Skip to Content

Enterprise

Rediscover Your Senses, Feel Better

CancerWise - January 2008

Experiencing and exploring your five senses can improve your mood, help you relax and decrease pain. In turn, it may give people, such as cancer patients, a nice respite from everyday stresses.

The following are several suggestions for calling upon your five senses.

Be touchy-feely

Physical contact can help people relax. Touch sometimes has an instant soothing and calming effect.

To benefit from touch:

  • Receive or give a massage
  • Practice self-massage
  • Spend time with a pet
  • Do a craft or art project
  • Soak in a warm, scented bath
  • Touch flowers or plants
  • Walk barefoot

Stop to smell

A vivid pleasurable memory often has an associated scent. Remember the smell of freshly mown grass from your childhood?

To call upon your sense of smell:

  • Experiment with foods, drinks and spices
  • Brew herb tea, hot cocoa or coffee
  • Observe how certain scents affect your mood
  • Experience aromatherapy

Nature is within sight

In the daily hustle and bustle, you may go days without noticing nature.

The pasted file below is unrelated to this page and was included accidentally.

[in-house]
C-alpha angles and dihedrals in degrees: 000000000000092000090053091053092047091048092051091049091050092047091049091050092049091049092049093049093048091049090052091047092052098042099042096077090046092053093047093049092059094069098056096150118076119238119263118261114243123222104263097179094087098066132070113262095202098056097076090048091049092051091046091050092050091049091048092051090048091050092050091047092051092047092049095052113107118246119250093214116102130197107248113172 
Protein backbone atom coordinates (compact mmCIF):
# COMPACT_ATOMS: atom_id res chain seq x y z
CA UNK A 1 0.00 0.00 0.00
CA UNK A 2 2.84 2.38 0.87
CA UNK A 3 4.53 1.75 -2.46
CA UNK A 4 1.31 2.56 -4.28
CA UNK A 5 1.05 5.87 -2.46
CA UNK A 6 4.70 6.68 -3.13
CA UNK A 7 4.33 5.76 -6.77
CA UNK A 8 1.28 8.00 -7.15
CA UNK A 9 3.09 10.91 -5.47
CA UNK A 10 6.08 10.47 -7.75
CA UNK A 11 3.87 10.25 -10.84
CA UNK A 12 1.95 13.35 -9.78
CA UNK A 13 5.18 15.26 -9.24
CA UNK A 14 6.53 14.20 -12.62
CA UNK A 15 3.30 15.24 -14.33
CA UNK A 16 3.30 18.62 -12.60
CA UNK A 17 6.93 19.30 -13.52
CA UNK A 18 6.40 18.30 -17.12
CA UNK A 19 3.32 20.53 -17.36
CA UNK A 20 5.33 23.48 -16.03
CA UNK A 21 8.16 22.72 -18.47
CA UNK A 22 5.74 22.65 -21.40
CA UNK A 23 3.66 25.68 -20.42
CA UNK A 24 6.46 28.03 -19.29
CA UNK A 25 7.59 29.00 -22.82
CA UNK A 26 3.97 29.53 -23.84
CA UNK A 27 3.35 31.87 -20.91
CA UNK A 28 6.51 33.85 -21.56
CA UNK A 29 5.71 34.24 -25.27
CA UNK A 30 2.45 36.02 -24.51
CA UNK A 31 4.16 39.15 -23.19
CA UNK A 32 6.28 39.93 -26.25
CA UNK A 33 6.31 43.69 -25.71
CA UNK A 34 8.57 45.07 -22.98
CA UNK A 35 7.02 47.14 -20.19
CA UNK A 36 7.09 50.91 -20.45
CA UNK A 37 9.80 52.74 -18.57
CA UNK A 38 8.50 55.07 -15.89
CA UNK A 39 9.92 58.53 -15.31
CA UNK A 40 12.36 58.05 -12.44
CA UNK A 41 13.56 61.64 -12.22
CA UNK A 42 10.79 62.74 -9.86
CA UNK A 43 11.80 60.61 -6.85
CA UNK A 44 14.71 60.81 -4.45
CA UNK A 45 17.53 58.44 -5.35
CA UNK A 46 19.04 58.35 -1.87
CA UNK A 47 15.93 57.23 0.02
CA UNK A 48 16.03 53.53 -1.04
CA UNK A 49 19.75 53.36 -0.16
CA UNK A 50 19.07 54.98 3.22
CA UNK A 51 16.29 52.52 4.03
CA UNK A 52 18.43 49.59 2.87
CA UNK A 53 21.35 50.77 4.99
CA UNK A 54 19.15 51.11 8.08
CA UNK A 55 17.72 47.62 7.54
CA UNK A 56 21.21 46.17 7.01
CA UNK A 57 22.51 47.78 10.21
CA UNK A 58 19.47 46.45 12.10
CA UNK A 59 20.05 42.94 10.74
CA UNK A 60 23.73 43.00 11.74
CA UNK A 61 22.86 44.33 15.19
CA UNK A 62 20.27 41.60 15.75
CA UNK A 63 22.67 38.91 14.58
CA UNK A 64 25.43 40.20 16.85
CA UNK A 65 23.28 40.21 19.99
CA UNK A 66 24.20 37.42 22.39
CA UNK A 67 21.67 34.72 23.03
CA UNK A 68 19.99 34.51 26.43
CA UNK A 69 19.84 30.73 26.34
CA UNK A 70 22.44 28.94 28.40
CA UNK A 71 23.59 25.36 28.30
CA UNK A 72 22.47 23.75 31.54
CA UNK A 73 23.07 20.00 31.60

To be part of the natural world while inside:

  • Hang photographs of nature scenes
  • Treat yourself to flowers or a blooming plant
  • Grow an herb garden in a sunny window
  • Get a fishbowl or aquarium
  • Look outside at a garden, birds, sky or clouds

Experience good taste

Even if you are trying to lose weight, you can still enjoy healthy, tasty food.

If you want to draw upon the sense of taste:

  • Experiment with new foods and combinations
  • Slow down and really savor food
  • Try healthy seasonings such as:
    • Garlic
    • Cinnamon
    • Turmeric
    • Chile peppers
  • Take a cooking class

Pleasure has a sound

Sounds can soothe and cheer.

You might:

  • Play an instrument
  • Sing
  • Dance, exercise or just move to music
  • Listen to recorded sounds from nature
  • See if your hospital has a music therapist

– Adapted by Dawn Dorsey from information created by M. D. Anderson’s Patient Education Office

M. D. Anderson resources:


© 2014 The University of Texas MD Anderson Cancer Center